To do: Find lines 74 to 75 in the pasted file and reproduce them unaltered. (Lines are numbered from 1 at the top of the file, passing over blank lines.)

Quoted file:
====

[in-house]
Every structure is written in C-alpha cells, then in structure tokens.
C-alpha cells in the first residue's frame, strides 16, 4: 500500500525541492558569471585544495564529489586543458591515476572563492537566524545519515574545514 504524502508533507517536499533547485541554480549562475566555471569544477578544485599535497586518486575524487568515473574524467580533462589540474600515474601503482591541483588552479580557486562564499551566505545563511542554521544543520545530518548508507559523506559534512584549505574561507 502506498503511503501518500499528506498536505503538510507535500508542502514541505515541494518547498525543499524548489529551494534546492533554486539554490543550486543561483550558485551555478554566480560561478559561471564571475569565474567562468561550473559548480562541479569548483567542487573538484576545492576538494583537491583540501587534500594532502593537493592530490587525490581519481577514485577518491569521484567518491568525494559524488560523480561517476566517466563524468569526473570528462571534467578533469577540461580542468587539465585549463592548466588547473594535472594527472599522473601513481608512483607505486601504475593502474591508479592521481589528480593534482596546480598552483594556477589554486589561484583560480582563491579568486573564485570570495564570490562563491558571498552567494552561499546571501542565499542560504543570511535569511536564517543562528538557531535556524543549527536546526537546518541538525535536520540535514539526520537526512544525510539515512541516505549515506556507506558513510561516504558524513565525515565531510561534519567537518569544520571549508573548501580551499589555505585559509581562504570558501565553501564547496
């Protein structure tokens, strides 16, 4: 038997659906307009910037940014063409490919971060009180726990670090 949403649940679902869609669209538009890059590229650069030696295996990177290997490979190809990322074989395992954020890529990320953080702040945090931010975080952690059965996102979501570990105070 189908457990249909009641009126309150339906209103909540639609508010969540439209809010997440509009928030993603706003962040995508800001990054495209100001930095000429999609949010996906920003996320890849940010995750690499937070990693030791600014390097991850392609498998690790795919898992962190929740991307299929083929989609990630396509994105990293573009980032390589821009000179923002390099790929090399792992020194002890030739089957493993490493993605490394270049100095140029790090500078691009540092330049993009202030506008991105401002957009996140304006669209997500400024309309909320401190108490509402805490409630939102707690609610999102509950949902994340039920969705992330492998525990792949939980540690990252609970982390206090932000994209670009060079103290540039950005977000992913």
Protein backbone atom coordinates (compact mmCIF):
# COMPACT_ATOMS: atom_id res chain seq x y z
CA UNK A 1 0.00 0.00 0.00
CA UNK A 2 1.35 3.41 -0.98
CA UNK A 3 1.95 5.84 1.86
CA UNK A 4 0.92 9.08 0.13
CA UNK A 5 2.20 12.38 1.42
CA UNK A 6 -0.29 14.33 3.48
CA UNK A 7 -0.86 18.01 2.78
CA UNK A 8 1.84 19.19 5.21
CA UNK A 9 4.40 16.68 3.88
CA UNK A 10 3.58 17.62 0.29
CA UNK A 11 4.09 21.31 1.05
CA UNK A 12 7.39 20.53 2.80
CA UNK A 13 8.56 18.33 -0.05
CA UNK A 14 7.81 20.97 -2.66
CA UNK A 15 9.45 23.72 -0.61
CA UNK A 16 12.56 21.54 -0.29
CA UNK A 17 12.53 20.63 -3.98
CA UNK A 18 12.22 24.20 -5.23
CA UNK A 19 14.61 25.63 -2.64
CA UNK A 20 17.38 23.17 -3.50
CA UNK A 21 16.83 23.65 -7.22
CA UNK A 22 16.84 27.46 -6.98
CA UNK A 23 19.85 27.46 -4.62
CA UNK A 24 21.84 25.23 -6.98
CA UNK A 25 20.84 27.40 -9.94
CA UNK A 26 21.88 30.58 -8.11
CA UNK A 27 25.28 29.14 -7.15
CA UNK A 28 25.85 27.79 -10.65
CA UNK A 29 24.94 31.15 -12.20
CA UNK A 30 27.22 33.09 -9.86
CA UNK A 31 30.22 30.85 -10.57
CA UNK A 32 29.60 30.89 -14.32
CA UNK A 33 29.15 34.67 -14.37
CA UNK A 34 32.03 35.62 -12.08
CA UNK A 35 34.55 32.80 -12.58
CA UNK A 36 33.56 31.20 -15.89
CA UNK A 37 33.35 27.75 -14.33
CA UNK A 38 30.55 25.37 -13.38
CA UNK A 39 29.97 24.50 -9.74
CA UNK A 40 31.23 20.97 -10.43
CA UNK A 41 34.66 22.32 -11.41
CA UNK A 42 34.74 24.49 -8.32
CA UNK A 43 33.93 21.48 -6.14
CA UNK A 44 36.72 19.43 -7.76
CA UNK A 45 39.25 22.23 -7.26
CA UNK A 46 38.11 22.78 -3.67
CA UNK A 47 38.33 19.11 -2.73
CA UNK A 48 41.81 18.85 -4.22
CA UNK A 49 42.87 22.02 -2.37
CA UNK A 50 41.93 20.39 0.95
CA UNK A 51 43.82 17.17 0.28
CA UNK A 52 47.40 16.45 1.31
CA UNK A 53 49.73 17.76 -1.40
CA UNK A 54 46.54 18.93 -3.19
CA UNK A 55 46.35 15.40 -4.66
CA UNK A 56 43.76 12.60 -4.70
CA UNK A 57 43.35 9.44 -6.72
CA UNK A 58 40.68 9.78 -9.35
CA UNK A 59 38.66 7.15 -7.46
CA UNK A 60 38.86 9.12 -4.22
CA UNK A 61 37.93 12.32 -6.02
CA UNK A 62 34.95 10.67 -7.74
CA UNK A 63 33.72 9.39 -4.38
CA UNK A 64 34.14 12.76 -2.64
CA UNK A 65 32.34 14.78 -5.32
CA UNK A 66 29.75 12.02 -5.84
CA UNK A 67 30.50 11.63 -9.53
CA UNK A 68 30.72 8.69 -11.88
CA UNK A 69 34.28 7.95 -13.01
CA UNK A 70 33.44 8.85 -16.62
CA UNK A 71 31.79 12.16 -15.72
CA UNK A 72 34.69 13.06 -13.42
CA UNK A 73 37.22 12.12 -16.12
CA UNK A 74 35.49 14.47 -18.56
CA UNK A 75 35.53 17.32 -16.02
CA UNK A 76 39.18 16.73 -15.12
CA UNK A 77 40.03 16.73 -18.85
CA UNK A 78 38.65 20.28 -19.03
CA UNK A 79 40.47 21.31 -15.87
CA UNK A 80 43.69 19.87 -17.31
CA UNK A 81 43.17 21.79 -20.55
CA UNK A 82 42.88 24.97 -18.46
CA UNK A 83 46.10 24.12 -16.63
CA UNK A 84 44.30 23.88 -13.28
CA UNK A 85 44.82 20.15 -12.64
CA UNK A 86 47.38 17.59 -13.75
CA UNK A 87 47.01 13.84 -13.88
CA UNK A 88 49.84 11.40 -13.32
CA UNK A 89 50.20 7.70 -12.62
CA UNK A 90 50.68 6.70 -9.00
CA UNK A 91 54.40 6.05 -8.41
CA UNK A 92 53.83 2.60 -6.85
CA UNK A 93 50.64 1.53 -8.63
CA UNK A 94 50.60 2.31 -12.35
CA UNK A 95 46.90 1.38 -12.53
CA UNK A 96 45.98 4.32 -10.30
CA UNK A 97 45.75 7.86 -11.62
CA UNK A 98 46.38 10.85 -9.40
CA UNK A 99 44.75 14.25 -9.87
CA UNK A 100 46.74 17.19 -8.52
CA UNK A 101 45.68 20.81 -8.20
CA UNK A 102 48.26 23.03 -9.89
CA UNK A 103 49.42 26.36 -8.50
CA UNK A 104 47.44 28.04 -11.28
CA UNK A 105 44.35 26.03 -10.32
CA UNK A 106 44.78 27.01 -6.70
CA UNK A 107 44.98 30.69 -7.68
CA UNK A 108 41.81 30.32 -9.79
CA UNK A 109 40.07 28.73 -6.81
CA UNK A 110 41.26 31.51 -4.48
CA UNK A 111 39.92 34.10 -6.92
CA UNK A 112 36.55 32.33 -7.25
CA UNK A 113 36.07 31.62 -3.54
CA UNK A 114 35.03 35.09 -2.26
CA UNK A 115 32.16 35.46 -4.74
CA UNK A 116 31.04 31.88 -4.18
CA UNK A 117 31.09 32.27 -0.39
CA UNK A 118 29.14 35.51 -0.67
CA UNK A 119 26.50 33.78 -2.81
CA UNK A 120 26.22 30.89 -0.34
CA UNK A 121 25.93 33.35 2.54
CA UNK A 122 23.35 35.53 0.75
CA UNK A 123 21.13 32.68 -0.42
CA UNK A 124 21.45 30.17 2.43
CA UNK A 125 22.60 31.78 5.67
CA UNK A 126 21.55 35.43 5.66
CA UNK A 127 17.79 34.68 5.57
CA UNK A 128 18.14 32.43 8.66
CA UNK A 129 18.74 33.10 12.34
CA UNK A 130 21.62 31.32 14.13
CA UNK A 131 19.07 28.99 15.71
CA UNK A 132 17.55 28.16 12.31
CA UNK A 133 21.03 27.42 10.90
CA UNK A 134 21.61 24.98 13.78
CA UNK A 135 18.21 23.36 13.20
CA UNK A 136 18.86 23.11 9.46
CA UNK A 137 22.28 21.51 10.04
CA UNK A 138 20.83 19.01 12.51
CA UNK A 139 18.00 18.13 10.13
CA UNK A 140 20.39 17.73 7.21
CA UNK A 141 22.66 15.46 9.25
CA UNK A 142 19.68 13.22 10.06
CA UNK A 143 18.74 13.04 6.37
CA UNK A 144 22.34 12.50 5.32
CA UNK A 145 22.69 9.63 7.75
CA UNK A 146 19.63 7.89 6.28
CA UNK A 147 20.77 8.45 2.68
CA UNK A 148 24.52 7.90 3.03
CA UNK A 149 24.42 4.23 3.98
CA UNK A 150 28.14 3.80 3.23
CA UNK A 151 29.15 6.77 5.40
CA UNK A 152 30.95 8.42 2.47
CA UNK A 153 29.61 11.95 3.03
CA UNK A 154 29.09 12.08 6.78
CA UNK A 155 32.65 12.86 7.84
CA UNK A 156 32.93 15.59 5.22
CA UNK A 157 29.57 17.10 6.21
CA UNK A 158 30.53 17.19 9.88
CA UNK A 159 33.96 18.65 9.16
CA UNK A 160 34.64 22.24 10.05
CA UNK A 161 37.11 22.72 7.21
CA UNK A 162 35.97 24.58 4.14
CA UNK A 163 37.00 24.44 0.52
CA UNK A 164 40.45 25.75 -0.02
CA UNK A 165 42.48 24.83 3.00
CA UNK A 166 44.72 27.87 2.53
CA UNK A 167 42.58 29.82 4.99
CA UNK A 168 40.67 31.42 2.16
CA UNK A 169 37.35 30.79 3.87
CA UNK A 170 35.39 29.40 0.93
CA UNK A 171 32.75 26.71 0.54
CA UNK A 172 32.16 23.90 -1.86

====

CA UNK A 68 30.72 8.69 -11.88
CA UNK A 69 34.28 7.95 -13.01